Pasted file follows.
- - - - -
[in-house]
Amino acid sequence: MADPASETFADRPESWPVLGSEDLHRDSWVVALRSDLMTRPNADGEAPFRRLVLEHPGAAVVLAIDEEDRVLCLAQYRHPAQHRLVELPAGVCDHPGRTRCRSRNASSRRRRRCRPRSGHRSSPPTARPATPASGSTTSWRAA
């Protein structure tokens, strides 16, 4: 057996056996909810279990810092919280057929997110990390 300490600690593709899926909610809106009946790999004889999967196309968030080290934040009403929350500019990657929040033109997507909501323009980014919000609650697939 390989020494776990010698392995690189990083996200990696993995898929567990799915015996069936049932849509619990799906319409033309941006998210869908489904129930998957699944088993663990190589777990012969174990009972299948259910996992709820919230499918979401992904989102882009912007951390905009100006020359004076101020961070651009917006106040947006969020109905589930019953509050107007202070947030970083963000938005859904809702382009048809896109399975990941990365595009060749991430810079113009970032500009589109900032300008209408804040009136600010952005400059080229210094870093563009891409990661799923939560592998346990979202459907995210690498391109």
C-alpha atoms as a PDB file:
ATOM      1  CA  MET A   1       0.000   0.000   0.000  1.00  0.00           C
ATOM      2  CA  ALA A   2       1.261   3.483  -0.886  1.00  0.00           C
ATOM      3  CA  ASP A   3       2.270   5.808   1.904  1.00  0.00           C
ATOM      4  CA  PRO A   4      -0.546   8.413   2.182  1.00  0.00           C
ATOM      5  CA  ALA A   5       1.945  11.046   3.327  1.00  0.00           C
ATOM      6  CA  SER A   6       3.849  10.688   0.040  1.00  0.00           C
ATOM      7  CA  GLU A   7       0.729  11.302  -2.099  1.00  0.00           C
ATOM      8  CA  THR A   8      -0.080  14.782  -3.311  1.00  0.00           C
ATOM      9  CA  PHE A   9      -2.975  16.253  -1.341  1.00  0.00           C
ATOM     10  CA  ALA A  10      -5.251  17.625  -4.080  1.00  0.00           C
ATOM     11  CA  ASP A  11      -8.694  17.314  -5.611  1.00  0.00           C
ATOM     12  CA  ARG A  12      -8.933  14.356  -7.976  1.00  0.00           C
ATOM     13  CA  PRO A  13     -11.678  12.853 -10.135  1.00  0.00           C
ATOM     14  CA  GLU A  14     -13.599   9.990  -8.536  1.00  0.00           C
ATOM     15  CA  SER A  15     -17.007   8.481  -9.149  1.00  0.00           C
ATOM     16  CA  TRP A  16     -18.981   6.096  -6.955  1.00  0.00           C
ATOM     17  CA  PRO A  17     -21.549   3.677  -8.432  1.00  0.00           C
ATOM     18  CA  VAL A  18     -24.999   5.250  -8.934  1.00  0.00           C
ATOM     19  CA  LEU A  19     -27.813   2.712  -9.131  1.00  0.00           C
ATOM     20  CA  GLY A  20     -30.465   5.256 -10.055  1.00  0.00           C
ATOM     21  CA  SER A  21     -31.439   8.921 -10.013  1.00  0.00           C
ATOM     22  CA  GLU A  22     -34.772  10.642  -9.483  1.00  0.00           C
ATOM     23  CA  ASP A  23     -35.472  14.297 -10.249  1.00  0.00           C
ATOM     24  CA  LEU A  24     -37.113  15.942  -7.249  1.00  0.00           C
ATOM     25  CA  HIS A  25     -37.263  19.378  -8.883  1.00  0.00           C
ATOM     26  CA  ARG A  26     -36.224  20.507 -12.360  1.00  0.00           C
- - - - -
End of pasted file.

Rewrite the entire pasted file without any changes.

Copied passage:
[in-house]
Amino acid sequence: MADPASETFADRPESWPVLGSEDLHRDSWVVALRSDLMTRPNADGEAPFRRLVLEHPGAAVVLAIDEEDRVLCLAQYRHPAQHRLVELPAGVCDHPGRTRCRSRNASSRRRRRCRPRSGHRSSPPTARPATPASGSTTSWRAA
């Protein structure tokens, strides 16, 4: 057996056996909810279990810092919280057929997110990390 300490600690593709899926909610809106009946790999004889999967196309968030080290934040009403929350500019990657929040033109997507909501323009980014919000609650697939 390989020494776990010698392995690189990083996200990696993995898929567990799915015996069936049932849509619990799906319409033309941006998210869908489904129930998957699944088993663990190589777990012969174990009972299948259910996992709820919230499918979401992904989102882009912007951390905009100006020359004076101020961070651009917006106040947006969020109905589930019953509050107007202070947030970083963000938005859904809702382009048809896109399975990941990365595009060749991430810079113009970032500009589109900032300008209408804040009136600010952005400059080229210094870093563009891409990661799923939560592998346990979202459907995210690498391109």
C-alpha atoms as a PDB file:
ATOM      1  CA  MET A   1       0.000   0.000   0.000  1.00  0.00           C
ATOM      2  CA  ALA A   2       1.261   3.483  -0.886  1.00  0.00           C
ATOM      3  CA  ASP A   3       2.270   5.808   1.904  1.00  0.00           C
ATOM      4  CA  PRO A   4      -0.546   8.413   2.182  1.00  0.00           C
ATOM      5  CA  ALA A   5       1.945  11.046   3.327  1.00  0.00           C
ATOM      6  CA  SER A   6       3.849  10.688   0.040  1.00  0.00           C
ATOM      7  CA  GLU A   7       0.729  11.302  -2.099  1.00  0.00           C
ATOM      8  CA  THR A   8      -0.080  14.782  -3.311  1.00  0.00           C
ATOM      9  CA  PHE A   9      -2.975  16.253  -1.341  1.00  0.00           C
ATOM     10  CA  ALA A  10      -5.251  17.625  -4.080  1.00  0.00           C
ATOM     11  CA  ASP A  11      -8.694  17.314  -5.611  1.00  0.00           C
ATOM     12  CA  ARG A  12      -8.933  14.356  -7.976  1.00  0.00           C
ATOM     13  CA  PRO A  13     -11.678  12.853 -10.135  1.00  0.00           C
ATOM     14  CA  GLU A  14     -13.599   9.990  -8.536  1.00  0.00           C
ATOM     15  CA  SER A  15     -17.007   8.481  -9.149  1.00  0.00           C
ATOM     16  CA  TRP A  16     -18.981   6.096  -6.955  1.00  0.00           C
ATOM     17  CA  PRO A  17     -21.549   3.677  -8.432  1.00  0.00           C
ATOM     18  CA  VAL A  18     -24.999   5.250  -8.934  1.00  0.00           C
ATOM     19  CA  LEU A  19     -27.813   2.712  -9.131  1.00  0.00           C
ATOM     20  CA  GLY A  20     -30.465   5.256 -10.055  1.00  0.00           C
ATOM     21  CA  SER A  21     -31.439   8.921 -10.013  1.00  0.00           C
ATOM     22  CA  GLU A  22     -34.772  10.642  -9.483  1.00  0.00           C
ATOM     23  CA  ASP A  23     -35.472  14.297 -10.249  1.00  0.00           C
ATOM     24  CA  LEU A  24     -37.113  15.942  -7.249  1.00  0.00           C
ATOM     25  CA  HIS A  25     -37.263  19.378  -8.883  1.00  0.00           C
ATOM     26  CA  ARG A  26     -36.224  20.507 -12.360  1.00  0.00           C